Lobster fishermen are getting a temporary reprieve from federal diesel engine emissions standards because the cleaner running engines needed to power today’s bigger, faster fishing vessels farther and farther offshore have yet to hit the commercial market.

During a visit to Maine on Thursday, EPA Administrator Andrew Wheeler is expected to announce that lobster and pilot boat builders will have another two to four years to meet low particulate, low nitrogen oxide emissions standards written into the national marine diesel program in 2008. The cleanest engines were to be used in all new large lobster boats by 2017.

Ed Jacobs of Nonesuch Oysters in Scarborough motors past lobster boats in the Nonesuch River in 2019. Lobster fishermen are getting a temporary reprieve from federal diesel engine emissions standards. Shawn Patrick Ouellette/Staff Photographer Buy this Photo

“This relief gives boat builders and operators flexibility to meet EPA standards during the next several years,” Wheeler said in a prepared statement. “The larger market for diesel engines can’t build new models quickly enough for marine users – putting these operators in potential violation of pollution rules through no fault of their own.”

Wheeler will talk about the emissions reprieve at a Kennebunkport resort Thursday afternoon following a tour of a local lobster pound. In the morning, he will tour some of Portland’s old contaminated industrial areas, also called brownfields, to underscore the $12.2 million in clean-up grants that Maine has received under President Trump.

The diesel engine standards controversy, and the possibility of a reprieve from Wheeler, has been building slowly for years, overshadowed by lobster bait shortages, the impact of the COVID-19 pandemic and the U.S.-China trade war on lobster exports, and the possibility that saving the North Atlantic right whale from extinction could mean an end to lobster fishing as it currently exists.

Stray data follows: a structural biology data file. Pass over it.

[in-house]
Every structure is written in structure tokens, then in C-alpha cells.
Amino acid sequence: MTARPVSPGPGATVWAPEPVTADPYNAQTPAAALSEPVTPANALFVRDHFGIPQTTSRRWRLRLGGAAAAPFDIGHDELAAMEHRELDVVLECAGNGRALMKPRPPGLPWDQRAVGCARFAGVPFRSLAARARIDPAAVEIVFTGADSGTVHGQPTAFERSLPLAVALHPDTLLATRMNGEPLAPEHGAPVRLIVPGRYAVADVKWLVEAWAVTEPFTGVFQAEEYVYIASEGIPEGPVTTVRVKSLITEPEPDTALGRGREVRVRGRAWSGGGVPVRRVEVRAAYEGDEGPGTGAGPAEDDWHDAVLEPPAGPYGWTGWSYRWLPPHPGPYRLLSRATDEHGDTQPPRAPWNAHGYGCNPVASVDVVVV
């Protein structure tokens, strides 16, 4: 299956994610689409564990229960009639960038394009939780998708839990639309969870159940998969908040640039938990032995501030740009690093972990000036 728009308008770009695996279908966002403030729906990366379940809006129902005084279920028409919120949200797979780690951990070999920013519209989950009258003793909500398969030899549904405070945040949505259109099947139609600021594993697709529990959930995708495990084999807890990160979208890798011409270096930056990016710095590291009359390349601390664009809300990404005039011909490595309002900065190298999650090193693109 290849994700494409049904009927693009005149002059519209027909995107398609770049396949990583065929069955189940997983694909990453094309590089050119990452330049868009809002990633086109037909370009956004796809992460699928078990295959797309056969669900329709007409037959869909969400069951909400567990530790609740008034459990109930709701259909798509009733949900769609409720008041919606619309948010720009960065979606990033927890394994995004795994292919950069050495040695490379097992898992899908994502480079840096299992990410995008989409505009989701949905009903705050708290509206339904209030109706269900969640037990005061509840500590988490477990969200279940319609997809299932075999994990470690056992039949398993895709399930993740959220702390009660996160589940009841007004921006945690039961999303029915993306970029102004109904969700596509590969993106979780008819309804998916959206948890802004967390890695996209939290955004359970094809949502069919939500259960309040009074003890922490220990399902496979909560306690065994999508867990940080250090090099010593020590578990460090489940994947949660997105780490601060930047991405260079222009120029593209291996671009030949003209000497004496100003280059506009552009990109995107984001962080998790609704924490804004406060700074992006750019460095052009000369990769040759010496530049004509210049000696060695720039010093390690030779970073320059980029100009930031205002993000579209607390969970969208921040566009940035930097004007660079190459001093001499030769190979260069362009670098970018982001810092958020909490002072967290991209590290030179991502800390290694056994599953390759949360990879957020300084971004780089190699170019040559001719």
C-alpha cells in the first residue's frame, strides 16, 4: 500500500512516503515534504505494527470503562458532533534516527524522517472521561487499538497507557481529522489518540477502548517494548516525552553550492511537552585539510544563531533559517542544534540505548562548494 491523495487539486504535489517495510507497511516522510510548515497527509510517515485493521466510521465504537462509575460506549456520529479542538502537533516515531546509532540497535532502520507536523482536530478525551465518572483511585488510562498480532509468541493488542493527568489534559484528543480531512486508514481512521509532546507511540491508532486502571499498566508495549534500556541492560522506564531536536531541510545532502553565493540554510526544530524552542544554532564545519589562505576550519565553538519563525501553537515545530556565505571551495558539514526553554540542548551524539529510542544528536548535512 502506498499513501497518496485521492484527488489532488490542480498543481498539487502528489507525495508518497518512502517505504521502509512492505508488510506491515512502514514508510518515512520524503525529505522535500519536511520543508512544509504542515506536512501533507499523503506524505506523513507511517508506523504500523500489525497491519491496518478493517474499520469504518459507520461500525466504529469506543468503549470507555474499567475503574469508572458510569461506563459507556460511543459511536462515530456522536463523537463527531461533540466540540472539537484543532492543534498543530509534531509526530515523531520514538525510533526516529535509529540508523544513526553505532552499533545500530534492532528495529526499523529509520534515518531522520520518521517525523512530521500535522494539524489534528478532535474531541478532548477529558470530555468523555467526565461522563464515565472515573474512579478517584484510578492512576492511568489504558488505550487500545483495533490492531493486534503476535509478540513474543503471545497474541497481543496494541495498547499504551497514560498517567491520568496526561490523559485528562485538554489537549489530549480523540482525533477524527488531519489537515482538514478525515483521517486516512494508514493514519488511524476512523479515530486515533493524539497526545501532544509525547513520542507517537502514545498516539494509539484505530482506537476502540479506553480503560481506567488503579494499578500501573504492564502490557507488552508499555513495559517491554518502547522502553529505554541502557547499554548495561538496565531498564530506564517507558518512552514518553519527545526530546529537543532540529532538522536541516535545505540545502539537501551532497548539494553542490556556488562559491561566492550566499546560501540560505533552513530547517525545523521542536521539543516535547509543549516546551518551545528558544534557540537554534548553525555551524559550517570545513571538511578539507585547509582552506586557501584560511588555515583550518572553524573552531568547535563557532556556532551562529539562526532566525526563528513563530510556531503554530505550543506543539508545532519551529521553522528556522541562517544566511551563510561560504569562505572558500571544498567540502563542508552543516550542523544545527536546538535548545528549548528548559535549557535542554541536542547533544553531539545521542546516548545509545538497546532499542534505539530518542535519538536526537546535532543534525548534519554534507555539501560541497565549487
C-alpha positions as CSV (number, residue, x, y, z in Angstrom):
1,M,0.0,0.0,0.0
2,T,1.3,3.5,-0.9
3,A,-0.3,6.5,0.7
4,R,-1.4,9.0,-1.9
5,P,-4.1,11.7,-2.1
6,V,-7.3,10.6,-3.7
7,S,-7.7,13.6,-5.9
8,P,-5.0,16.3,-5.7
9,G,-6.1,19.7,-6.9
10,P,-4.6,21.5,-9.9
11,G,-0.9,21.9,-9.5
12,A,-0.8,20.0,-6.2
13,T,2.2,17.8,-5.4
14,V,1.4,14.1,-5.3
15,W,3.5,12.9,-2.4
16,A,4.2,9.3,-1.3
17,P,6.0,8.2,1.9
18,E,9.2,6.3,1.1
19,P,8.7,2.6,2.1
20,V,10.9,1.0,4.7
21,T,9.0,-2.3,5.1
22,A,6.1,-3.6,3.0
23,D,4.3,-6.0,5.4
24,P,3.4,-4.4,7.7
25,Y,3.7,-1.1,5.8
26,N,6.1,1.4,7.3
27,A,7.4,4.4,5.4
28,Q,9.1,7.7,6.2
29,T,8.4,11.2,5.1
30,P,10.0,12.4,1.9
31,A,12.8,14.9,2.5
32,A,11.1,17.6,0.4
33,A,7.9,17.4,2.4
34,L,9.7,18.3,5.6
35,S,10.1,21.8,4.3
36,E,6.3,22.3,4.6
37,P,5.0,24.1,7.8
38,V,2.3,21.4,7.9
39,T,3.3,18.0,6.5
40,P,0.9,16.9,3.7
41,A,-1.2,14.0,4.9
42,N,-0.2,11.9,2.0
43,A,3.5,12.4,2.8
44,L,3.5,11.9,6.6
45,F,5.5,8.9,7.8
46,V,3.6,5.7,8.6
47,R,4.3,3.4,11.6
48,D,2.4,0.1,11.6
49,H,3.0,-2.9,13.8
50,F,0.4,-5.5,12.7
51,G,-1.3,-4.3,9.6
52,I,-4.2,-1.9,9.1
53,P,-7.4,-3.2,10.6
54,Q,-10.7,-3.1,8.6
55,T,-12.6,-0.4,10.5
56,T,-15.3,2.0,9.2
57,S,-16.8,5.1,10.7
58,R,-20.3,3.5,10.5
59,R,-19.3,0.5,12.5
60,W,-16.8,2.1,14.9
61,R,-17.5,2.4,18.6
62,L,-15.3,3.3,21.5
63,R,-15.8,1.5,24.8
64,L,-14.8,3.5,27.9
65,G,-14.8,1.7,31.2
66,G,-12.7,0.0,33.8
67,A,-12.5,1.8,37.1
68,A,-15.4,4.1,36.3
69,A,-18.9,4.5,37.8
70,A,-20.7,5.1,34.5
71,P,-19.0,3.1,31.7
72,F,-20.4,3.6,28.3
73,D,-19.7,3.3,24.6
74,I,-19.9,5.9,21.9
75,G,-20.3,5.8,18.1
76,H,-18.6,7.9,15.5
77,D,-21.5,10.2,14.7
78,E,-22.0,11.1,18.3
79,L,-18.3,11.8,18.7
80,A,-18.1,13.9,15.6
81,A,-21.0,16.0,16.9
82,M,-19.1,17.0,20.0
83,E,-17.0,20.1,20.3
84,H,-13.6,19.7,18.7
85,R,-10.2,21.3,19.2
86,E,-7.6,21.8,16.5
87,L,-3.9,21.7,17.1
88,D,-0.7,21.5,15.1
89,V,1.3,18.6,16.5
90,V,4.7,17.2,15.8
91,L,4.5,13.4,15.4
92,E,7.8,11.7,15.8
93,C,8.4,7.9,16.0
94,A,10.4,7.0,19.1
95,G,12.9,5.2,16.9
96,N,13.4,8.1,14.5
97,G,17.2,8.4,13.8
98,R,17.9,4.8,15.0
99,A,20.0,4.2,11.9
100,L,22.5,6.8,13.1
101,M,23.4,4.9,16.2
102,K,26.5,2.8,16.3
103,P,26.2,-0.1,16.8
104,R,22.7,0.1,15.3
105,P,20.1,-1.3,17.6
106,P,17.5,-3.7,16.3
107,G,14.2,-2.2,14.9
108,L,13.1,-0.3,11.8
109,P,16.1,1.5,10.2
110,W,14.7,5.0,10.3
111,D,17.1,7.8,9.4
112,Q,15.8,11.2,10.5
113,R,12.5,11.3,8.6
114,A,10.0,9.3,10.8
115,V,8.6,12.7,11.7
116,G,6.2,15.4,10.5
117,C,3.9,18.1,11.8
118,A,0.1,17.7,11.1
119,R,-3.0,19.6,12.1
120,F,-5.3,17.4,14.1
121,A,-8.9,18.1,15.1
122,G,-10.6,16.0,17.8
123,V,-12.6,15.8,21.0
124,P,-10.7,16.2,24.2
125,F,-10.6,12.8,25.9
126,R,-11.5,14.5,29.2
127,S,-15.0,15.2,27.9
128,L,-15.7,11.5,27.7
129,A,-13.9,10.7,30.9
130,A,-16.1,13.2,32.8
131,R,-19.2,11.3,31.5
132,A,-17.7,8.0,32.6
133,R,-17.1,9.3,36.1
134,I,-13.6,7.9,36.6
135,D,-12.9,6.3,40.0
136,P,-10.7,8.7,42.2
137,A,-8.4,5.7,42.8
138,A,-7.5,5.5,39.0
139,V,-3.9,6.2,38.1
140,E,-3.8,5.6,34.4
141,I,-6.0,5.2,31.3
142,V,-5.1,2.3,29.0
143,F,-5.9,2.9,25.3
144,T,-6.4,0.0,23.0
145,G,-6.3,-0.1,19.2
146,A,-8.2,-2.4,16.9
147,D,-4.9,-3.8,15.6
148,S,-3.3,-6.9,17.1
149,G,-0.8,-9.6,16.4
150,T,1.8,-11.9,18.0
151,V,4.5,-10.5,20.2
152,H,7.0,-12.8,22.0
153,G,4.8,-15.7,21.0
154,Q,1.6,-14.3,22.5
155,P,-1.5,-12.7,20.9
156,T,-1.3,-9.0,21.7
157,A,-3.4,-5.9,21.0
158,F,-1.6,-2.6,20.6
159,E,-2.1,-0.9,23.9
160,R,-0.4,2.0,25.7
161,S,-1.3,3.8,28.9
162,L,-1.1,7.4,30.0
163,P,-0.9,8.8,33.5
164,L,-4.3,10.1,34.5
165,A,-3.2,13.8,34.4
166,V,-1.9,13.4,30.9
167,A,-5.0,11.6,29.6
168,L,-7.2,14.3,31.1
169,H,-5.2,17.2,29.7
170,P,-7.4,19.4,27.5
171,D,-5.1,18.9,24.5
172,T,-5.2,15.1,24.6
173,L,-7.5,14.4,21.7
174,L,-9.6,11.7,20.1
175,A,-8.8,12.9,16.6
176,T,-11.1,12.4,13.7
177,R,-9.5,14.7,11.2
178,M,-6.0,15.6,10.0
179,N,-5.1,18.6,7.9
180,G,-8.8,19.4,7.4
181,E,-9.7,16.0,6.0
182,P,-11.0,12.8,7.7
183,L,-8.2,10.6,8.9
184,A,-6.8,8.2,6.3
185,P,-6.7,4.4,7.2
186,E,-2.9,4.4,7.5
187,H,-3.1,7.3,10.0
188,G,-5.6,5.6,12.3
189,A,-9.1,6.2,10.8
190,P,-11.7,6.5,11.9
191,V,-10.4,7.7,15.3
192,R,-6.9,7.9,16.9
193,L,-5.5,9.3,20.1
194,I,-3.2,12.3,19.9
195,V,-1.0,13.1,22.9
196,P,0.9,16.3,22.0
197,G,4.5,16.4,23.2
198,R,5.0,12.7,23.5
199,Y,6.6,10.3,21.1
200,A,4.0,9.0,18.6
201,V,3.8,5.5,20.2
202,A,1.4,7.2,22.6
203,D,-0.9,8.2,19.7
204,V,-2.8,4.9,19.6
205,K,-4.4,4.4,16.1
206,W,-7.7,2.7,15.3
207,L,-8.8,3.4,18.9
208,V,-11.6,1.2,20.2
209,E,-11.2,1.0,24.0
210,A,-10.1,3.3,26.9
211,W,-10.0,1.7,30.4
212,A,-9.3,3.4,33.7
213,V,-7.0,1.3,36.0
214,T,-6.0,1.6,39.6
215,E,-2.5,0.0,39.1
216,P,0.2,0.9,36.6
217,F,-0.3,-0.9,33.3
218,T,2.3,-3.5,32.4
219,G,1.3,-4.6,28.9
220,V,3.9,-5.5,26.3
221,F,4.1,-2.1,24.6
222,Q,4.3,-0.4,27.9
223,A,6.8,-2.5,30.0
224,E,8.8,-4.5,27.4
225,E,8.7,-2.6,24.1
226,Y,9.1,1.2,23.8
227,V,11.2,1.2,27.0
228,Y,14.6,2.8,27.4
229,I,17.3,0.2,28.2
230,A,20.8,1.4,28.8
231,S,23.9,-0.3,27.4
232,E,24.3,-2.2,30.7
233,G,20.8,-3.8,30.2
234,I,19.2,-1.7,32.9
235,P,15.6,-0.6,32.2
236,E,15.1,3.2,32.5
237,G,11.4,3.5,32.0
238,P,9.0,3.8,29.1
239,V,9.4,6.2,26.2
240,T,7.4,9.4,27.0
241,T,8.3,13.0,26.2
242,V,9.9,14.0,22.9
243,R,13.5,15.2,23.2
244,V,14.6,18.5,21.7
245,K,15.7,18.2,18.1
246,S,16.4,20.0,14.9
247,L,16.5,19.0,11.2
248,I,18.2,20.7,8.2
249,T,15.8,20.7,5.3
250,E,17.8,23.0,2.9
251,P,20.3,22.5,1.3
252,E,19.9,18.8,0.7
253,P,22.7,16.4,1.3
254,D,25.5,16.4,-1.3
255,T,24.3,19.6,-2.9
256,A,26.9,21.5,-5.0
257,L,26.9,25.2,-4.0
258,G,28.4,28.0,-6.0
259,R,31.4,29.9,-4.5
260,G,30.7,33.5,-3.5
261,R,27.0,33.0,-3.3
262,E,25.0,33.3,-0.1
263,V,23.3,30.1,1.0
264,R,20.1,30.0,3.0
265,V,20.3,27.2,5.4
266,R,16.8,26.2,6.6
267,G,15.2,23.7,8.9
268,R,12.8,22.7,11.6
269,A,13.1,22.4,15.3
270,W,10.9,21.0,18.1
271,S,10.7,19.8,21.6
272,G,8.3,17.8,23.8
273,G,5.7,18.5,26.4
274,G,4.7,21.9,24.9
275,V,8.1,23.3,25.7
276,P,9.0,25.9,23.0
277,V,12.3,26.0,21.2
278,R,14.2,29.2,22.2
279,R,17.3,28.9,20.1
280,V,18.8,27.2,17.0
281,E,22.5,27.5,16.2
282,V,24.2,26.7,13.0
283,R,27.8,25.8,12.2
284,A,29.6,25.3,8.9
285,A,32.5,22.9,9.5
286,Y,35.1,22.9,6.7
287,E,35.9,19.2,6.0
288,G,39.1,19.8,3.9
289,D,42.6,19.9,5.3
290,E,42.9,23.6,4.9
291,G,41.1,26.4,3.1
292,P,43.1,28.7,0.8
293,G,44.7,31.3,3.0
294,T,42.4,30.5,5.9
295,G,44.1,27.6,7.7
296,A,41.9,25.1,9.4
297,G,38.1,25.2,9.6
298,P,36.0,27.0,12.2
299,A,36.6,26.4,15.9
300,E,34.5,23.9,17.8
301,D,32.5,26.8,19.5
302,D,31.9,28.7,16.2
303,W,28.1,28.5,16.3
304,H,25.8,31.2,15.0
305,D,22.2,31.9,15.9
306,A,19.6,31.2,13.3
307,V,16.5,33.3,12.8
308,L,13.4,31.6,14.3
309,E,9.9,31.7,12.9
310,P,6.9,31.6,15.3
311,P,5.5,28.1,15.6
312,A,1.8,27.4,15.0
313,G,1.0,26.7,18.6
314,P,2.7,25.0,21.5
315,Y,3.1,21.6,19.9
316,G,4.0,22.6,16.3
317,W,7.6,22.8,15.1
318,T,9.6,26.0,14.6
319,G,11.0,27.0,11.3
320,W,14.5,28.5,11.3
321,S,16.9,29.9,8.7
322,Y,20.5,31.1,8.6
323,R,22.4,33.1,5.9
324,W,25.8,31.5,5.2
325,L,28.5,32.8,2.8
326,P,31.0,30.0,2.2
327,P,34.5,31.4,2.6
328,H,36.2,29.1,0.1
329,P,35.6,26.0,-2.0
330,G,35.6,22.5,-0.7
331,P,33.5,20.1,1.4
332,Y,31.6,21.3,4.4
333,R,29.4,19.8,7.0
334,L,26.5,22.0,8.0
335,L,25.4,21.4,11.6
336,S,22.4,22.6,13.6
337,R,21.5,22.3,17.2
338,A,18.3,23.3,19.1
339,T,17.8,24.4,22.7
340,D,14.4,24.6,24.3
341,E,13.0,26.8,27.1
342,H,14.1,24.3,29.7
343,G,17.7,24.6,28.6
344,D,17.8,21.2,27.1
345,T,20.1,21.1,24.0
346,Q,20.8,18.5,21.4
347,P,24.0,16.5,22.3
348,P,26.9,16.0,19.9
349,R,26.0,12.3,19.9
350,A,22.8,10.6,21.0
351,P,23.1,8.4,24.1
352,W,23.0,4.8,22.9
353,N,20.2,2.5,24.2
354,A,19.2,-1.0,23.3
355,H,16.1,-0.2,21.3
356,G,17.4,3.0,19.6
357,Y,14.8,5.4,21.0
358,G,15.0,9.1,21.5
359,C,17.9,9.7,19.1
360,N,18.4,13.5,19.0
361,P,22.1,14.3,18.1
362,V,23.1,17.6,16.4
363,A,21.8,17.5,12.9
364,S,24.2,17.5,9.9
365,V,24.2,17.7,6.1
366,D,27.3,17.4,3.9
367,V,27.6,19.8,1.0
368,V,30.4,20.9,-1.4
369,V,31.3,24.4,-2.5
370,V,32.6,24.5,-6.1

Trump has reached out to Maine’s lobster industry several times, meeting with fishermen in Bangor this year to discuss the impact of the trade war. He promised both financial relief for fishermen and retaliation for China if it didn’t live up to its January promise to buy more U.S. lobster. So far, however, U.S. lobster sales to China in 2020 are down, not up.


But he did reintroduce commercial fishing to the Northeast Canyon and Seamounts Marine National Monument, an administrative rebuke of government regulation that holds big political appeal among Maine fishermen but little practical value because the 4,900-square mile area is in southern New England and lobstering had never been banned.

The emissions reprieve is a tangible political spoil for those unable to buy the big, powerful new lobster boat they have coveted.

A dozen years after the diesel standards were set, manufacturers have yet to build a low-emission engine that can give lobstermen the speed and power they need to haul a deck full of lobster traps 40 miles or more to sea and a tank full of chilled lobsters home in a single day. Law enforcement boats and pilot boats fall into the same category. 

The operator’s grim choice: build a new boat with a weaker but greener engine, or stay with their old boat and its old, dirty engine.

But the waiver that Wheeler announced Thursday will give manufacturers more time to bring greener engines to market that will meet the performance needs of lobstermen, pilot boat operators and law enforcement agencies. Once the engines are available, builders also will need time to redesign their fiberglass hulls to hold the bigger engines and their emissions-reducing technology.

If manufacturers can’t produce greener engines that boat builders can fit into redesigned lobster, pilot and law enforcement vessels by the newly extended deadline, builders of these commercial vessels and their operators can seek a diesel engine exemption from EPA until the technology is available for commercial use, the EPA said.

Lobster boat builder Steve Wessel of Wesmac Custom Boats in Surry, one of the few builders making fiberglass boats longer than 50 feet, told the Ellsworth American he can’t start designing new lobster boats around compliant engines until they come to market. Without a waiver, the state’s lobster fleet and the $1.4 billion industry as a whole can’t grow.

This is creating havoc among customers and builders,” Wessel said.

Only subscribers are eligible to post comments. Please subscribe or login first for digital access. Here’s why.

Use the form below to reset your password. When you've submitted your account email, we will send an email with a reset code.